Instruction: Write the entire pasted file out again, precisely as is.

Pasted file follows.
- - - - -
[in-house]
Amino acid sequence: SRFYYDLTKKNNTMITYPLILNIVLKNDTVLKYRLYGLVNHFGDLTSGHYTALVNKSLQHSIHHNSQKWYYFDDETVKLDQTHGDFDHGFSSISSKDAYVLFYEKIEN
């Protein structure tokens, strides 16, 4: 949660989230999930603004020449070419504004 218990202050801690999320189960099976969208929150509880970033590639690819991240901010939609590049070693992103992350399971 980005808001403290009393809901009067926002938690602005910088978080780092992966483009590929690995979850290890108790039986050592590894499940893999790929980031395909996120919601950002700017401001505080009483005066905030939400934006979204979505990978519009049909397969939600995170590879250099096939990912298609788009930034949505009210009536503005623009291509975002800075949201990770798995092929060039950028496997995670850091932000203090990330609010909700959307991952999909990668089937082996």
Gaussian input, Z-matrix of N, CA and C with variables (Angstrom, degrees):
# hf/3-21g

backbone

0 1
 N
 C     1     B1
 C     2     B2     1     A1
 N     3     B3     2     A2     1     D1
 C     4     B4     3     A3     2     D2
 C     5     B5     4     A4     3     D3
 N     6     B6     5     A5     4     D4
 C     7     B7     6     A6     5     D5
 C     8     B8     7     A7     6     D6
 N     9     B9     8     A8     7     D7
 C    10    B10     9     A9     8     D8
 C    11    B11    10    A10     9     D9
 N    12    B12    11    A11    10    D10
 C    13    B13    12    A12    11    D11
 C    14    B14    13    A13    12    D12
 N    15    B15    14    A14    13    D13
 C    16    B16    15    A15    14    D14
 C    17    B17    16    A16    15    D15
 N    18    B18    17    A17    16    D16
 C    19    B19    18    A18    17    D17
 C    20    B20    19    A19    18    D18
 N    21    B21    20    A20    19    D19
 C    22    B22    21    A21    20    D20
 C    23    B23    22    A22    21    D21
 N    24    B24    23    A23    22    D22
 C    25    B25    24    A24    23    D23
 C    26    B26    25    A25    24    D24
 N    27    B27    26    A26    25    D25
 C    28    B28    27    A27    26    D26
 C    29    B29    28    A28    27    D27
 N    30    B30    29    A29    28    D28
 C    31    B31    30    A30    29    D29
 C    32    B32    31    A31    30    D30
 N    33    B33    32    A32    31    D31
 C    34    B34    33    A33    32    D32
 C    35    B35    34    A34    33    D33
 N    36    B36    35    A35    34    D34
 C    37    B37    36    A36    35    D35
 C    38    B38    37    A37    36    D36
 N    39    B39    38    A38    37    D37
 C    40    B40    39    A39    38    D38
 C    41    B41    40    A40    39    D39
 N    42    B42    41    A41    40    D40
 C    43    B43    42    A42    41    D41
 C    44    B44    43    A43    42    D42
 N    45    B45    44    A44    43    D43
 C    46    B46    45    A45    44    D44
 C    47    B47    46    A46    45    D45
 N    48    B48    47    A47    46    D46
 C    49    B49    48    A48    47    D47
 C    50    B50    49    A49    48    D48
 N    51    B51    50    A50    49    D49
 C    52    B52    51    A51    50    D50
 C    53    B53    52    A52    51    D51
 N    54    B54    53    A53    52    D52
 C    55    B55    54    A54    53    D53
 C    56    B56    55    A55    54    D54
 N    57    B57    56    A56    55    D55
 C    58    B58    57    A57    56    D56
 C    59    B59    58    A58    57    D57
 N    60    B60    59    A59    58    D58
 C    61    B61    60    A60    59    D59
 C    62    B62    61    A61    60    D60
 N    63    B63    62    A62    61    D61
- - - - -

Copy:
[in-house]
Amino acid sequence: SRFYYDLTKKNNTMITYPLILNIVLKNDTVLKYRLYGLVNHFGDLTSGHYTALVNKSLQHSIHHNSQKWYYFDDETVKLDQTHGDFDHGFSSISSKDAYVLFYEKIEN
């Protein structure tokens, strides 16, 4: 949660989230999930603004020449070419504004 218990202050801690999320189960099976969208929150509880970033590639690819991240901010939609590049070693992103992350399971 980005808001403290009393809901009067926002938690602005910088978080780092992966483009590929690995979850290890108790039986050592590894499940893999790929980031395909996120919601950002700017401001505080009483005066905030939400934006979204979505990978519009049909397969939600995170590879250099096939990912298609788009930034949505009210009536503005623009291509975002800075949201990770798995092929060039950028496997995670850091932000203090990330609010909700959307991952999909990668089937082996």
Gaussian input, Z-matrix of N, CA and C with variables (Angstrom, degrees):
# hf/3-21g

backbone

0 1
 N
 C     1     B1
 C     2     B2     1     A1
 N     3     B3     2     A2     1     D1
 C     4     B4     3     A3     2     D2
 C     5     B5     4     A4     3     D3
 N     6     B6     5     A5     4     D4
 C     7     B7     6     A6     5     D5
 C     8     B8     7     A7     6     D6
 N     9     B9     8     A8     7     D7
 C    10    B10     9     A9     8     D8
 C    11    B11    10    A10     9     D9
 N    12    B12    11    A11    10    D10
 C    13    B13    12    A12    11    D11
 C    14    B14    13    A13    12    D12
 N    15    B15    14    A14    13    D13
 C    16    B16    15    A15    14    D14
 C    17    B17    16    A16    15    D15
 N    18    B18    17    A17    16    D16
 C    19    B19    18    A18    17    D17
 C    20    B20    19    A19    18    D18
 N    21    B21    20    A20    19    D19
 C    22    B22    21    A21    20    D20
 C    23    B23    22    A22    21    D21
 N    24    B24    23    A23    22    D22
 C    25    B25    24    A24    23    D23
 C    26    B26    25    A25    24    D24
 N    27    B27    26    A26    25    D25
 C    28    B28    27    A27    26    D26
 C    29    B29    28    A28    27    D27
 N    30    B30    29    A29    28    D28
 C    31    B31    30    A30    29    D29
 C    32    B32    31    A31    30    D30
 N    33    B33    32    A32    31    D31
 C    34    B34    33    A33    32    D32
 C    35    B35    34    A34    33    D33
 N    36    B36    35    A35    34    D34
 C    37    B37    36    A36    35    D35
 C    38    B38    37    A37    36    D36
 N    39    B39    38    A38    37    D37
 C    40    B40    39    A39    38    D38
 C    41    B41    40    A40    39    D39
 N    42    B42    41    A41    40    D40
 C    43    B43    42    A42    41    D41
 C    44    B44    43    A43    42    D42
 N    45    B45    44    A44    43    D43
 C    46    B46    45    A45    44    D44
 C    47    B47    46    A46    45    D45
 N    48    B48    47    A47    46    D46
 C    49    B49    48    A48    47    D47
 C    50    B50    49    A49    48    D48
 N    51    B51    50    A50    49    D49
 C    52    B52    51    A51    50    D50
 C    53    B53    52    A52    51    D51
 N    54    B54    53    A53    52    D52
 C    55    B55    54    A54    53    D53
 C    56    B56    55    A55    54    D54
 N    57    B57    56    A56    55    D55
 C    58    B58    57    A57    56    D56
 C    59    B59    58    A58    57    D57
 N    60    B60    59    A59    58    D58
 C    61    B61    60    A60    59    D59
 C    62    B62    61    A61    60    D60
 N    63    B63    62    A62    61    D61